Recurring roles for Anya Taylor-Joy’s Illyana Rasputin (whose rival-as-best-friend relationship with Manny will likely overshadow her work on The Queen’s Gambit) and the Earth-2149 zombie version of Andy Kaufman, whose open contempt for the medium is utterly palpable.
Human Fashion Periodical (Just Shoot Me/Brood) by Colin Moon
Human Female is Queen of Human Fashion Periodical, a ‘job’ location filled with many zany Other Humans Employees, each with unique senses of identity. Humorous situations arise when Human Female gifts Other Human Employees embryo completely natural and unobtrusive gift to obtain the strongest genetic attributes for the hive Human Fashion Periodical. Further antics abound when Human Female’s previous Genetic Sharing Partner, Tamara, finds this activity not to her liking.
Do not run, Tamara.
Human Female also encounters delightful Very Real Human ensemble cast members, such as Human Child, Human Mailperson, and Elderly Human with Laugh-Out-Loud Drinking Problem. Emotional chemistry is pleasantly noticeable, particularly concerning the emotion which makes humans ‘laugh’.
Who issss laughing now, Tamara?
It is a real ‘will they/won’t they’ situation between Human Female and Tamara, who issss making thisss harder than it needssss to be. Things escalate quickly, and viewers will certainly enjoy the exchange of fun vowel and consonant sounds between all these Engaging Human Characters.
Do not go into the basssssement, Tamara.
It is likely to be an interesting, fruitful afternoon of television, as this will all be over promptly and there will be no need for further episodes or seasons.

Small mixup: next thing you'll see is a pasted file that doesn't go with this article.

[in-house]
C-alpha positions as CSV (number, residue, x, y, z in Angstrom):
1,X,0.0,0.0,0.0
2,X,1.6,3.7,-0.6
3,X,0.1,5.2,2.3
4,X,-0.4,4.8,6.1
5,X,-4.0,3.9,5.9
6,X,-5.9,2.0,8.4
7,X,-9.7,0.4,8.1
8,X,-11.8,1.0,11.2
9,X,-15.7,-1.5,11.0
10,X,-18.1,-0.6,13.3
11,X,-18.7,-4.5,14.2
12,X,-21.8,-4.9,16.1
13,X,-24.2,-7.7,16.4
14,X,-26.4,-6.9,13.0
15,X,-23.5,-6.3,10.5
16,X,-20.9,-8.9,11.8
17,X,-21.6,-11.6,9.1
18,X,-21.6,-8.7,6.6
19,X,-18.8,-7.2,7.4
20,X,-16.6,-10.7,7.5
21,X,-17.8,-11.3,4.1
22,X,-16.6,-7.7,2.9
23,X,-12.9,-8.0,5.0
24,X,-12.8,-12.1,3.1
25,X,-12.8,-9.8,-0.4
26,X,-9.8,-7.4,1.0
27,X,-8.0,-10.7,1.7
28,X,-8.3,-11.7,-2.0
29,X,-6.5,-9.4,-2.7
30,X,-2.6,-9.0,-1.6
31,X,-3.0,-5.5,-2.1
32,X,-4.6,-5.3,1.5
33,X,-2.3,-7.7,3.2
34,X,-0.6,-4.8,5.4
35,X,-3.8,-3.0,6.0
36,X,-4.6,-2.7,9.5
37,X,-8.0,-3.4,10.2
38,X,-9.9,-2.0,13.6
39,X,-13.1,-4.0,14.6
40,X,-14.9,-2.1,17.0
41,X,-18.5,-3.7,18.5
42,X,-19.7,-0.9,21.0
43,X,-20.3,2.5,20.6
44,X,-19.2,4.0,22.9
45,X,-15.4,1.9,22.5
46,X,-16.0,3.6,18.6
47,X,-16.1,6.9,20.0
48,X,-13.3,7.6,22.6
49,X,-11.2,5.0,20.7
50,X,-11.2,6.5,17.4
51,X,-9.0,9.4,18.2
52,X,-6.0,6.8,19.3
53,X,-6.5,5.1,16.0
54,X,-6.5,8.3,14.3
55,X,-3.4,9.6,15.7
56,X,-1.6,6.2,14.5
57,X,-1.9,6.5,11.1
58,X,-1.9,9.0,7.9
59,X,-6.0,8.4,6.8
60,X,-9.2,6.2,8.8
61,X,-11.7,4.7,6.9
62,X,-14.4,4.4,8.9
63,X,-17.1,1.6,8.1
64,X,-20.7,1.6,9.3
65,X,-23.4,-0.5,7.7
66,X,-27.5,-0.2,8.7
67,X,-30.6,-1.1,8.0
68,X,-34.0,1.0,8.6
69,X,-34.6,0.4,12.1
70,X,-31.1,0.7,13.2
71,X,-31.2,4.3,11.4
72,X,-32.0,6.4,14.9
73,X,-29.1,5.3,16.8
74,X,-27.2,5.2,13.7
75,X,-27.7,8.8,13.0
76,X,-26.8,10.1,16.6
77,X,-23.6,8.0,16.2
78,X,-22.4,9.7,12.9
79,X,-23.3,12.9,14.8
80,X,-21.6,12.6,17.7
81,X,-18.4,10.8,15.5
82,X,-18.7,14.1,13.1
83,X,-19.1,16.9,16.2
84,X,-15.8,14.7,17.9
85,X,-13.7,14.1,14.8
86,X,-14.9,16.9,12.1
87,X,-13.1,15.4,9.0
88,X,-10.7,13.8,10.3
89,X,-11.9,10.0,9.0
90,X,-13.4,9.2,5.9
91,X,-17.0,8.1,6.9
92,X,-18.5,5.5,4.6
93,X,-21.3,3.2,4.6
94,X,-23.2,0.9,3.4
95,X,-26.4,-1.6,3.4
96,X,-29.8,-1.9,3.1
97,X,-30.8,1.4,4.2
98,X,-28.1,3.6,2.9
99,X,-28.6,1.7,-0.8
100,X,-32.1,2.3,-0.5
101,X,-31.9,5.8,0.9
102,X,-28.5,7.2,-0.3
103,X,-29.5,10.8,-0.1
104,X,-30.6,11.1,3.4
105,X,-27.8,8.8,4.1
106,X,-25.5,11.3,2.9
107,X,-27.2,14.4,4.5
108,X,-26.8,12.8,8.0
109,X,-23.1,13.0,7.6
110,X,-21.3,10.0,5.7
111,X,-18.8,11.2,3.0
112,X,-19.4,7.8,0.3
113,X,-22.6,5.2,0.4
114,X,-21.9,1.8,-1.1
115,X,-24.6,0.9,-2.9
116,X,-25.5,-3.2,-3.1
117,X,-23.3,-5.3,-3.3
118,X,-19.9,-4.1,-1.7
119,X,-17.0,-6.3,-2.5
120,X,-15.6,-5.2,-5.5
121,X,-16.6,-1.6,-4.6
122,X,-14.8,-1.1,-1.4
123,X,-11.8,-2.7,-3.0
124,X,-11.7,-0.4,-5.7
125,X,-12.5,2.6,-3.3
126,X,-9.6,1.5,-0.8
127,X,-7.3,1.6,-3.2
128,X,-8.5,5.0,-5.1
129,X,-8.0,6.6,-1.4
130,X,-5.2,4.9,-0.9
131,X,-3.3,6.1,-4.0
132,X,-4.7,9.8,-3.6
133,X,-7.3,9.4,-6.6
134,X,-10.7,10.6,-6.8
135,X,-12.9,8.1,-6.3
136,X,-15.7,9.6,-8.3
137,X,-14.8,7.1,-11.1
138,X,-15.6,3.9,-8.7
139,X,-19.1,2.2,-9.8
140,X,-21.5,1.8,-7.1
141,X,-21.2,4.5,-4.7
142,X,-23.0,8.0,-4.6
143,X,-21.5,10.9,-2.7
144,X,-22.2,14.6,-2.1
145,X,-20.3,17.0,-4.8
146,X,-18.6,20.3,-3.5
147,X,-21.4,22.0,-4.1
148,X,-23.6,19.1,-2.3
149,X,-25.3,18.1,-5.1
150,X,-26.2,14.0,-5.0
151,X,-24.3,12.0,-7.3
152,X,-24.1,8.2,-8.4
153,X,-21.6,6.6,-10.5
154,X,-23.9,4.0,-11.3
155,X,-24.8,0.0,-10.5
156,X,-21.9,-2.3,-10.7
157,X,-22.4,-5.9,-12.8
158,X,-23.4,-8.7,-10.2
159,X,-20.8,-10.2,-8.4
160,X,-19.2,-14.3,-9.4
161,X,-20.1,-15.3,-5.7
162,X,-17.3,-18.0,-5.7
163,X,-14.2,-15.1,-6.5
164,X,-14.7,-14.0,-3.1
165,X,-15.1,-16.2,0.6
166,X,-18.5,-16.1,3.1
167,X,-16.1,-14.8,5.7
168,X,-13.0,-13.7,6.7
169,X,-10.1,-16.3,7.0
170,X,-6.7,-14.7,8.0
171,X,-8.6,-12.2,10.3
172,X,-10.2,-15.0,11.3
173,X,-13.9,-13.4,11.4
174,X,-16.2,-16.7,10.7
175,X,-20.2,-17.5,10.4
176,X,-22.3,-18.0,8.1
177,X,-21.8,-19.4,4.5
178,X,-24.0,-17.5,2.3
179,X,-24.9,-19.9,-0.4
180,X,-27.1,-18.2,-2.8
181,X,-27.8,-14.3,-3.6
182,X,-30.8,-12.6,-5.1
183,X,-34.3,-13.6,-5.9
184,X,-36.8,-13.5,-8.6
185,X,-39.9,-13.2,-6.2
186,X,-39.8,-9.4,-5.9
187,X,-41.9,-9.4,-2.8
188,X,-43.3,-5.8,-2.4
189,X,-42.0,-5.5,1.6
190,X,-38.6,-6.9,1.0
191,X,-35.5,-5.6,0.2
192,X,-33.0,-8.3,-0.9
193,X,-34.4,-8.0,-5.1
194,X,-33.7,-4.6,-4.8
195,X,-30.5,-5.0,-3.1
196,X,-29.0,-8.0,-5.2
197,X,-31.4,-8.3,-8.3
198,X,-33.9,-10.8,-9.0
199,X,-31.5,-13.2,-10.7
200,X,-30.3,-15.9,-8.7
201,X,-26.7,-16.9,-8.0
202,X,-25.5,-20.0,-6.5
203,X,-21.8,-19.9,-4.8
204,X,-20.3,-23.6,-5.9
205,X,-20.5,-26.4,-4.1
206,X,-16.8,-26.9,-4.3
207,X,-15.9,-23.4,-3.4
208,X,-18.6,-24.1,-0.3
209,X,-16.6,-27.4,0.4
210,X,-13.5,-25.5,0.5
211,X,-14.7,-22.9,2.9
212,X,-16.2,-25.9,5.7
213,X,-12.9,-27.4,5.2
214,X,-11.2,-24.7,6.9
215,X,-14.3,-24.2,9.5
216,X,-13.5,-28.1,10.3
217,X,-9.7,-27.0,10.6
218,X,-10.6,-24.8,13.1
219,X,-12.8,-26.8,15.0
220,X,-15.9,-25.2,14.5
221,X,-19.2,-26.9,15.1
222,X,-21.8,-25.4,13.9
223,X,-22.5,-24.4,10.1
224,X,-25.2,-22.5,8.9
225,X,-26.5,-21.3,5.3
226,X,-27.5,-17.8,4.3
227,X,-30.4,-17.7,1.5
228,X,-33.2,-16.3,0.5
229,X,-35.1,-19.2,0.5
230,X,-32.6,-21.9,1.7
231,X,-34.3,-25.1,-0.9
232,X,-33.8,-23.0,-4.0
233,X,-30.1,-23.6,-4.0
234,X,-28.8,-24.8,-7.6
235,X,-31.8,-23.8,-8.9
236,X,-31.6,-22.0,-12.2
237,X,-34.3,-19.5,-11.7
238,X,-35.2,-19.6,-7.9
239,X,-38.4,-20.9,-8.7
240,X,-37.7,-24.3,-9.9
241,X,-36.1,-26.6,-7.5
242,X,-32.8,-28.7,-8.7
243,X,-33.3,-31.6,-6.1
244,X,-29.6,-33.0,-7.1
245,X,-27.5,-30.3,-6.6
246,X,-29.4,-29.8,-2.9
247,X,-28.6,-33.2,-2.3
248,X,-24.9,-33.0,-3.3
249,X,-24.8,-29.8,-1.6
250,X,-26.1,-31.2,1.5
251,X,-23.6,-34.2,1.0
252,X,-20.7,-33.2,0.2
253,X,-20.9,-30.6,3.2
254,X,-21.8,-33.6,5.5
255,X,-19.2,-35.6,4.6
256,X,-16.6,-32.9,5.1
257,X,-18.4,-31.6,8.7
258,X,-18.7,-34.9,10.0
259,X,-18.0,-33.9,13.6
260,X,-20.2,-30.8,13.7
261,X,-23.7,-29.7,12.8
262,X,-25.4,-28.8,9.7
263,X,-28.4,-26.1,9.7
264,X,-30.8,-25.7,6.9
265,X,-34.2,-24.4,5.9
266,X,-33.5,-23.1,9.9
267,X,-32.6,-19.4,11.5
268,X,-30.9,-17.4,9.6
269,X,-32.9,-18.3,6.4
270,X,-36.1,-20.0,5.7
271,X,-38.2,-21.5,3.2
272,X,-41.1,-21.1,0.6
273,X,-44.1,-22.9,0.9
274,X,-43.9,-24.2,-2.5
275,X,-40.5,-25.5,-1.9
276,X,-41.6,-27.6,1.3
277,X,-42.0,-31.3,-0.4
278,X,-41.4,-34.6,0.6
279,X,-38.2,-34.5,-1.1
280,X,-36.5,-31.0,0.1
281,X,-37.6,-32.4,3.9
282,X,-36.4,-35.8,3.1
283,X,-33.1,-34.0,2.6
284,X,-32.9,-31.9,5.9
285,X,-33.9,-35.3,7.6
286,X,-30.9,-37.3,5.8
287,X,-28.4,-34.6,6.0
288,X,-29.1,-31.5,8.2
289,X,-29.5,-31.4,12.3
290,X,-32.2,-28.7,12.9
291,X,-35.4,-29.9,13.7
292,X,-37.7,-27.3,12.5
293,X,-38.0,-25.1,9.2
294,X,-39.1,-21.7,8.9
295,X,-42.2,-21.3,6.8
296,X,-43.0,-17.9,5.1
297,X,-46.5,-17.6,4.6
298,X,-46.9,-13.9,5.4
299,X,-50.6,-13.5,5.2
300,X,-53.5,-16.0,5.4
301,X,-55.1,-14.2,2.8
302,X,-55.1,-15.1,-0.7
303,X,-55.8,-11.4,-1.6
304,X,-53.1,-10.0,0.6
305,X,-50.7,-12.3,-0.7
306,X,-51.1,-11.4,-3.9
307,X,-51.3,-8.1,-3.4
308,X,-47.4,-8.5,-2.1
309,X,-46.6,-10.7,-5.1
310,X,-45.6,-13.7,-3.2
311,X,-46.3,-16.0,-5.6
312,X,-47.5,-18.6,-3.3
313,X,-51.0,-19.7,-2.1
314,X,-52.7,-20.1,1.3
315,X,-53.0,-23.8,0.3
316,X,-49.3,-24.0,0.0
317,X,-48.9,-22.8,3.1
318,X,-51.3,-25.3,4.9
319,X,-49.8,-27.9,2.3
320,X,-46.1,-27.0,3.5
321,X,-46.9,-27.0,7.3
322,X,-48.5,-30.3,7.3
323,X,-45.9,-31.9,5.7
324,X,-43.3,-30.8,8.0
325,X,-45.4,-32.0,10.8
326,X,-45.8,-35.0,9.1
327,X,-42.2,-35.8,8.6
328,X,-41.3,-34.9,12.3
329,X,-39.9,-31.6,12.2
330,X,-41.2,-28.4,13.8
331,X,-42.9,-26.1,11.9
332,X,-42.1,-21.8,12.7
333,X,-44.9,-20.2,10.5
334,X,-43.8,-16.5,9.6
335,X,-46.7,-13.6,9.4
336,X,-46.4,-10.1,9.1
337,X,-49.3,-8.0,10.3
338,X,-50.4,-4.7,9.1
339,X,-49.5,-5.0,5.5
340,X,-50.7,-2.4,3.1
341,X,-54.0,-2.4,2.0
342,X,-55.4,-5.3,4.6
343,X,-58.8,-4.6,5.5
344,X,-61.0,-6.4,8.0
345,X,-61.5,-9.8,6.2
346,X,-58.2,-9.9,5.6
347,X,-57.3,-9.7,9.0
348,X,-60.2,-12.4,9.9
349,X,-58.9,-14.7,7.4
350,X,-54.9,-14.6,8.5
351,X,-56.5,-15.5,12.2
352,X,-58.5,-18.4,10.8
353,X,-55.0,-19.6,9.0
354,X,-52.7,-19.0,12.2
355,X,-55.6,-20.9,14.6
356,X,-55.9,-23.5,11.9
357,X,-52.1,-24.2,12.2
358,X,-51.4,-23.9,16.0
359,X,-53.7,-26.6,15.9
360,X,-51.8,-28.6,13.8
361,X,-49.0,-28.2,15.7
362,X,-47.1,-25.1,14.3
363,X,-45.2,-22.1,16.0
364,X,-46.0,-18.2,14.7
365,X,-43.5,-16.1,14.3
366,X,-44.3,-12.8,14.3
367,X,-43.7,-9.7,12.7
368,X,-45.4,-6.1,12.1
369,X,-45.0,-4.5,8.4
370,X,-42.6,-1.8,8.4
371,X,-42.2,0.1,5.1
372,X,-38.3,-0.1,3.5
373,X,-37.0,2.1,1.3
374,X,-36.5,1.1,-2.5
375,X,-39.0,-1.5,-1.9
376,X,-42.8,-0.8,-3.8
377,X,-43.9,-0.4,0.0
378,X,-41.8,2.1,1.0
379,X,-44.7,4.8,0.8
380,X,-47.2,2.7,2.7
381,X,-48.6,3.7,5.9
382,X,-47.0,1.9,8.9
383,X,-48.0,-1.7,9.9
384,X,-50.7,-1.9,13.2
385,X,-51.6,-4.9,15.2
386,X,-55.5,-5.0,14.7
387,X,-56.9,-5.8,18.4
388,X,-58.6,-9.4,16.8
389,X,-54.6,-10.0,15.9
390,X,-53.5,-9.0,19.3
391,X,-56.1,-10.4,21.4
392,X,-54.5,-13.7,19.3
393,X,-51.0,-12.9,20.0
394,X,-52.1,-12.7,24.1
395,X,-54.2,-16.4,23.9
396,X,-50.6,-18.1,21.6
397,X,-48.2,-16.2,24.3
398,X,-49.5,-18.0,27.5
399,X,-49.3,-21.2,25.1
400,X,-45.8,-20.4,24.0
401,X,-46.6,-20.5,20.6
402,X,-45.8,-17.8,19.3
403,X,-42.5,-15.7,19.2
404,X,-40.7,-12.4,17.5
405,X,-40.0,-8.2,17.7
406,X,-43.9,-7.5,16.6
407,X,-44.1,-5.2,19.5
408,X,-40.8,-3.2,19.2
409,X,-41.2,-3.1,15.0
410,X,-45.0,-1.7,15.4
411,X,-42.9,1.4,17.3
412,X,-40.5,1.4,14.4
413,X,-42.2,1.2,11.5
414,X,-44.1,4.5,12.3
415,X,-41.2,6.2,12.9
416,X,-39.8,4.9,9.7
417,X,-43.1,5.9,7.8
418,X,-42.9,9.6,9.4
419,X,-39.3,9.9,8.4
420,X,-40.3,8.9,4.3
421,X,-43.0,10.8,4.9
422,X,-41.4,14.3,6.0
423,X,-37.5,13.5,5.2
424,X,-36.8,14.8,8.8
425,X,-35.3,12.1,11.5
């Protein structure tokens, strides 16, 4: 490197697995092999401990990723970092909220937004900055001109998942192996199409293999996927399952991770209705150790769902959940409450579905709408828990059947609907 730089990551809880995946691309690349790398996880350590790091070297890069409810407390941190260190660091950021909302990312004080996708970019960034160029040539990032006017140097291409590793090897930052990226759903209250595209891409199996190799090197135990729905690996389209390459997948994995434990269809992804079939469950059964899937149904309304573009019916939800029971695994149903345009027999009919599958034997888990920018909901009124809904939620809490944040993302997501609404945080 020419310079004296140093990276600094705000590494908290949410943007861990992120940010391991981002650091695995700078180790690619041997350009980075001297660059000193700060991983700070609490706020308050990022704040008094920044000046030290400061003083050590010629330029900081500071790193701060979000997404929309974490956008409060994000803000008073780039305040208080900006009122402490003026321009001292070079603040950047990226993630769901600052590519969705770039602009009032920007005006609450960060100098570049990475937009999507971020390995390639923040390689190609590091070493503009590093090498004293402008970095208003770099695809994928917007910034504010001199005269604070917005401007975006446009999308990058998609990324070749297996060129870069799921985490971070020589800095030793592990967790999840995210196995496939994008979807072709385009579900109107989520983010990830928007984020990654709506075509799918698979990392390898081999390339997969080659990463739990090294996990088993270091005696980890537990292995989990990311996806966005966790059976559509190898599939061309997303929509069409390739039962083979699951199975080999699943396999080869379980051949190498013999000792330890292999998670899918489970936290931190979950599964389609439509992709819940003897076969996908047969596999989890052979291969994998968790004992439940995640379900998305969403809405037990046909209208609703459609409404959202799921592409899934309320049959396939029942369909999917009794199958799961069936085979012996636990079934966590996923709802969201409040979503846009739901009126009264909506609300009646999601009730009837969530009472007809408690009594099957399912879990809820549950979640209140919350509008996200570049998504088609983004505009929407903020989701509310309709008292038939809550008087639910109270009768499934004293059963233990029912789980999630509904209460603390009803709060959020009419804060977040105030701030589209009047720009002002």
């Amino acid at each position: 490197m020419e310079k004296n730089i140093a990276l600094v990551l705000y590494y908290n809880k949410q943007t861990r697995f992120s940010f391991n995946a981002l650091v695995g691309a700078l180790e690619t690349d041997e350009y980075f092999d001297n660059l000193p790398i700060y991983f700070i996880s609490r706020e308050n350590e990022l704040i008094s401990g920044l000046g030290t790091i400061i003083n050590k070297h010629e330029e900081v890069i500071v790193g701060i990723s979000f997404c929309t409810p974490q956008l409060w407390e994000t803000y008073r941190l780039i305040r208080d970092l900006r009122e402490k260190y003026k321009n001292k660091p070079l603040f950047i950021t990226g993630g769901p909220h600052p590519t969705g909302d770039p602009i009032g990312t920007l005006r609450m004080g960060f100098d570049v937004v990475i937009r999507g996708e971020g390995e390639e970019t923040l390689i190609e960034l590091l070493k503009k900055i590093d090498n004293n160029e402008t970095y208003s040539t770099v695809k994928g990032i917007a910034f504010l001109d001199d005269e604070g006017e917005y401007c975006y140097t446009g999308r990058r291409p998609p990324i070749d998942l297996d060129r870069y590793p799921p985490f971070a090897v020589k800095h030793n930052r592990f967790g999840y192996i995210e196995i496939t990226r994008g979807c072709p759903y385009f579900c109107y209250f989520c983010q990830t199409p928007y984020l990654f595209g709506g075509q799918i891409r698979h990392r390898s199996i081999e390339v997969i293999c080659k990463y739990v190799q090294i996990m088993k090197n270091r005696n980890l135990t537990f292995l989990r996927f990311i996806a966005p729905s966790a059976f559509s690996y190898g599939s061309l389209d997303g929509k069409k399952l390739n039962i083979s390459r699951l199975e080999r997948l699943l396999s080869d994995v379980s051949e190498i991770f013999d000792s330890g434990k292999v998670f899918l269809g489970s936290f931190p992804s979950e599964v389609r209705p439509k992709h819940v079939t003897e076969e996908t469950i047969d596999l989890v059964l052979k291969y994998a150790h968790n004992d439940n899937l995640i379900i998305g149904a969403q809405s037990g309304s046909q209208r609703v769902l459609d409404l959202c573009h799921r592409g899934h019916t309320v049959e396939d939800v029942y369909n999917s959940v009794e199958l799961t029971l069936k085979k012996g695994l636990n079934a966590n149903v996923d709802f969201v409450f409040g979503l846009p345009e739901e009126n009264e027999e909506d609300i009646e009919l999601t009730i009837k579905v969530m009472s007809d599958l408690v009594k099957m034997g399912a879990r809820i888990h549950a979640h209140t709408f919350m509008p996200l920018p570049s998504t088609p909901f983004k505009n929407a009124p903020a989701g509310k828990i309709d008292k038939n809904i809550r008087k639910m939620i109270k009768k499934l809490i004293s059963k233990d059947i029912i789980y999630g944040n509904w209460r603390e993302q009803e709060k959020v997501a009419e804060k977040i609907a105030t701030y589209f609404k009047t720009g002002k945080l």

We can hear you, Tamara.
We are coming for you, Tamara.
Avengers: Skins AU (Skins/Young Avengers) By Ally Iciek
Look, I’m not an advocate for this idea in the slightest. In fact, it’s one of the most cursed concepts I have ever come up with and I am most surely going to hell because of it. It’s also based on the British show because, as bad as our Skins series was, the US adaptation just didn’t get it.
I get the slightest feeling that British writer, Kieron Gillen, might have been the teeniest bit influenced by Skins when he did his Young Avengers run. It was 2013, after all-and whilst the show had since passed its heyday, parts of British youth culture were still definitely tainted by Effie Stonem’s god-forsaken character. I can say this confidently because, at the time, I was 16 and had just got out of my edgy-teen phase. I’m ashamed to say that my past-self’s obsession with black eyeliner and house parties was very much influenced by watching Skins on E4.
That said, being an embarrassing teenager is a sort of right of passage. Whilst the Young Avengers are now in their early 20s, the concept could work if we were to revisit their earlier years. I want to somewhat redeem myself here by suggesting that, rather than an all-out Skins adaptation- i.e. a show with drug-taking, endless romance, and dialogue completely unreflective of how teenagers speak- we go for an expectations vs reality sort of thing. Yes, these kids want a glamorous and drama-filled experience, but quite honestly…it’s not going to happen.
I want to see Tommy Shepherd planning to host an absolutely massive party, only for 5 of his mates to turn up with a cheap bottle of vodka and a bag of Doritos. Kate is the first to get her driver’s license, which is very cool until she realizes she’s become the gang’s designated taxi.
America keeps going on about her teacher with the piercings is “really neat” and comes to the realization that she’s very gay. Noh-Varr tries to solidify his ‘bad boy’ status by buying some weed, but actually, he’s just been sold oregano. Billy and Teddy have a dramatic breakup, only to get back together the next day.
Basically, what I’m pitching here is for teenagers to act like teenagers on television. For all the flaws of Disney’s Spider-Man adaptation (of which there are many), one thing I will give them is that Peter and his friends generally act their age. If the Young Avengers are going to enter the MCU in their teens, I hope this trend continues.
And yes, I am side-eyeing The CW here.
Check out all the posters for the television programs that inspired the–likely never to be seen–future Marvel shows you just read about.